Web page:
5. When things are scary, knowledge is power. I like to know what is going on so that I can prepare for the worst case scenario. I’m not exactly a dooms day prepper. I don’t have an underground bunker, weapons or a hazmat suit stashed in the wardrobe, but I do like to be prepared as much as I can. It makes me feel better, less helpless. When Russia invaded Ukraine and there was fearful talk of a nuclear war, I started researching how to survive one. I keep a survival notebook full of tips on how to find water, filtrate and sterilise it, different ways to start fires, build shelters, and so on. I add to it all the time. Anything that might be handy. I buy more basic foods than I need just to keep up a good supply. It might be useless, it might be nowhere near enough, but it is something and it is better than doing nothing because it makes me feel less helpless. One major thing everyone should get to grips with right now is growing their own food and collecting their own water. Hopefully this record breaking summer has woken people up to that.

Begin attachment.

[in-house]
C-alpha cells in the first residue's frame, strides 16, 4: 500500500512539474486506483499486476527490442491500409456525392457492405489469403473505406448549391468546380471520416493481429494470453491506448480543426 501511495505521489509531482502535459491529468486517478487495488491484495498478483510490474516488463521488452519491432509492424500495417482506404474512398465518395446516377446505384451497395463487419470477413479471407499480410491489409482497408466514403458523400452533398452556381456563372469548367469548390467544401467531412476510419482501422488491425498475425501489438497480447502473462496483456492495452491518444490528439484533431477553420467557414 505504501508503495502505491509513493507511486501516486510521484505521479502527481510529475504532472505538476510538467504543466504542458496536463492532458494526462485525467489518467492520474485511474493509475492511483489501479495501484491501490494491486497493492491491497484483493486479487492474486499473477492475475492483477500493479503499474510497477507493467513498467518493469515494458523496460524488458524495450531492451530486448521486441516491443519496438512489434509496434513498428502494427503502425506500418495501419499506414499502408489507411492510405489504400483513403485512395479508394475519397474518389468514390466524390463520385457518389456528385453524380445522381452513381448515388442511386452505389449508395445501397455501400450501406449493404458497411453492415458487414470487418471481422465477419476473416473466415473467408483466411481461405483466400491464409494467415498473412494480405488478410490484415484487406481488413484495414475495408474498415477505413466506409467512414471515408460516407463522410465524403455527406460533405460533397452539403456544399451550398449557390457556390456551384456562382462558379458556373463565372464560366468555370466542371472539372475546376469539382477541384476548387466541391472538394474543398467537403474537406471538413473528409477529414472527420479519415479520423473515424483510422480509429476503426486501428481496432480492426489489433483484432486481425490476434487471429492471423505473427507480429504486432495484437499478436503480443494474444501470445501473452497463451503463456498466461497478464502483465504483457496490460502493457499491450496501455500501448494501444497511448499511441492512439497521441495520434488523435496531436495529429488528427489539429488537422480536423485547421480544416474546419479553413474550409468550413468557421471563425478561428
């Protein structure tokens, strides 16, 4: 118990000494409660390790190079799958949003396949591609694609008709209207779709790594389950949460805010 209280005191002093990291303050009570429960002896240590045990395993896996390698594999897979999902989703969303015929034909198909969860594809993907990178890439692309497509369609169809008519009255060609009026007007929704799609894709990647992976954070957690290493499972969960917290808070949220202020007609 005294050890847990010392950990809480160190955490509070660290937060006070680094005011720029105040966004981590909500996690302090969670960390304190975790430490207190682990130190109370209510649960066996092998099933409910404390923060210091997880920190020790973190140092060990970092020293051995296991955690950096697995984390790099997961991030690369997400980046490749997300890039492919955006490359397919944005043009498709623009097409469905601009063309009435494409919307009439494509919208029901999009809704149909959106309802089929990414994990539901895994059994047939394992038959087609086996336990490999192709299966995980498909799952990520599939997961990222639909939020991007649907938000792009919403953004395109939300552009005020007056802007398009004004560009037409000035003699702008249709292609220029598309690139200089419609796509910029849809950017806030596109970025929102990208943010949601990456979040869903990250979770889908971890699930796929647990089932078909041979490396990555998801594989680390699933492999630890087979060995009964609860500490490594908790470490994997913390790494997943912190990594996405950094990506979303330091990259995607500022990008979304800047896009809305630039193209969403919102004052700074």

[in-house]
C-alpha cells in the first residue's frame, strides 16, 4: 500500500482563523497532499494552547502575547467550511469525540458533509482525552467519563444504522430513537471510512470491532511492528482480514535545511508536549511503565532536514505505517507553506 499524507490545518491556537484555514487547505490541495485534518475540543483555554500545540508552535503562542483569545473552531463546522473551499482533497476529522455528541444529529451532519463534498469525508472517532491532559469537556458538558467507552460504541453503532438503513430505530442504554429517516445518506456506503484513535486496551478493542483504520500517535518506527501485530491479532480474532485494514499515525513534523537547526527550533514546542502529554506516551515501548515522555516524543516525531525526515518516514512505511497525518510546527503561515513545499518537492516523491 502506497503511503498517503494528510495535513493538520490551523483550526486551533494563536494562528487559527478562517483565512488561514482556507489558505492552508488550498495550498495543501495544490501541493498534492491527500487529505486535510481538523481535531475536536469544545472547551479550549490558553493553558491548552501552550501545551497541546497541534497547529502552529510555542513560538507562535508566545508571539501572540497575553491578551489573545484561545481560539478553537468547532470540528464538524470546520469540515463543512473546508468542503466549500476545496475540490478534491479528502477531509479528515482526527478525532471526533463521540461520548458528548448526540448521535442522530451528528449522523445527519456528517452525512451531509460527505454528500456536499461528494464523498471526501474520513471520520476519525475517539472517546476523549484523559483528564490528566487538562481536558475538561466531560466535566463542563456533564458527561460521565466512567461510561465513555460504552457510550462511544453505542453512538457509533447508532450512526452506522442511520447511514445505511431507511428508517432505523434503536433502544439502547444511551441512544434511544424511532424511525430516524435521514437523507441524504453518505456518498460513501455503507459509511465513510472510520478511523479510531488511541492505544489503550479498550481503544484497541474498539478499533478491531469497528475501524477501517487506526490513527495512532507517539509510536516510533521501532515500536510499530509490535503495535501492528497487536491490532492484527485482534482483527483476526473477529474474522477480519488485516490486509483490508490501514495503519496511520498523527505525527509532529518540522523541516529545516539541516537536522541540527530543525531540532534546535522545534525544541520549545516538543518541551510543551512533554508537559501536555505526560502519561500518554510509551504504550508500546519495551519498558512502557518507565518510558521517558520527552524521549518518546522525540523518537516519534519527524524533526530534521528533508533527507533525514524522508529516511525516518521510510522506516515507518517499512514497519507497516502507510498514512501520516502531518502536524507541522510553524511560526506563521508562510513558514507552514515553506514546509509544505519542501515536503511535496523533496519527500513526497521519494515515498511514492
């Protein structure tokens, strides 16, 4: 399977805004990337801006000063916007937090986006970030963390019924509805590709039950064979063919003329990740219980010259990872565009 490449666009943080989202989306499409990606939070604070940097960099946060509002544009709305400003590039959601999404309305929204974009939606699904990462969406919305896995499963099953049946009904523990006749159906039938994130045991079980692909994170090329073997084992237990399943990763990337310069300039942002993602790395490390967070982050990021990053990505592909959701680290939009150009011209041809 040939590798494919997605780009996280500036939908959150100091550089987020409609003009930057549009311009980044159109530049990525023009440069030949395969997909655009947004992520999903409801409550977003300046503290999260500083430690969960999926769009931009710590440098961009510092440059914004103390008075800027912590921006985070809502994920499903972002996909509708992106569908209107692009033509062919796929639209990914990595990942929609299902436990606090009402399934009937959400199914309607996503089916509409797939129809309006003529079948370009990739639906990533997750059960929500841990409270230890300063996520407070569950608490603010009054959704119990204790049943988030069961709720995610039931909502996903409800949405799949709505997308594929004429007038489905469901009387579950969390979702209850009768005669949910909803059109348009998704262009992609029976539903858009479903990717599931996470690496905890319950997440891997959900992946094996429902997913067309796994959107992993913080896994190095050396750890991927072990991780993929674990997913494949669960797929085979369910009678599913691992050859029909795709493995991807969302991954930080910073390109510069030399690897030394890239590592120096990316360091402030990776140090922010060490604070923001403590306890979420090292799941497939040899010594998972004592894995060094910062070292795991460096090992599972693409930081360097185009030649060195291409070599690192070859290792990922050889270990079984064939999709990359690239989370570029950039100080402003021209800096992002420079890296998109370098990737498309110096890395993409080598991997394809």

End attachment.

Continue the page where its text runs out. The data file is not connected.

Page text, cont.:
6. Words can change the world. Think about the power of words and books to change the world and shift opinions. It’s staggering. Stories are what bring us together and stories help humans interpret the world and respond to it. Writing and other creative pursuits are so important during difficult times. As a writer, you have the power to hold a mirror up to society and let people know what is going on.
  7. Writing is therapeutic. It really is! But you have to do it and commit to sticking to it to really feel the benefits. If you give up on writing or allow doomerism to put you off and consider it pointless, then you’re going to feel even worse. Writing can help you, so let it. Write about your fears, your hopes, your anger, your disappointment. Pour your thoughts, emotions and dreams into characters and stories that will carry the weight for you.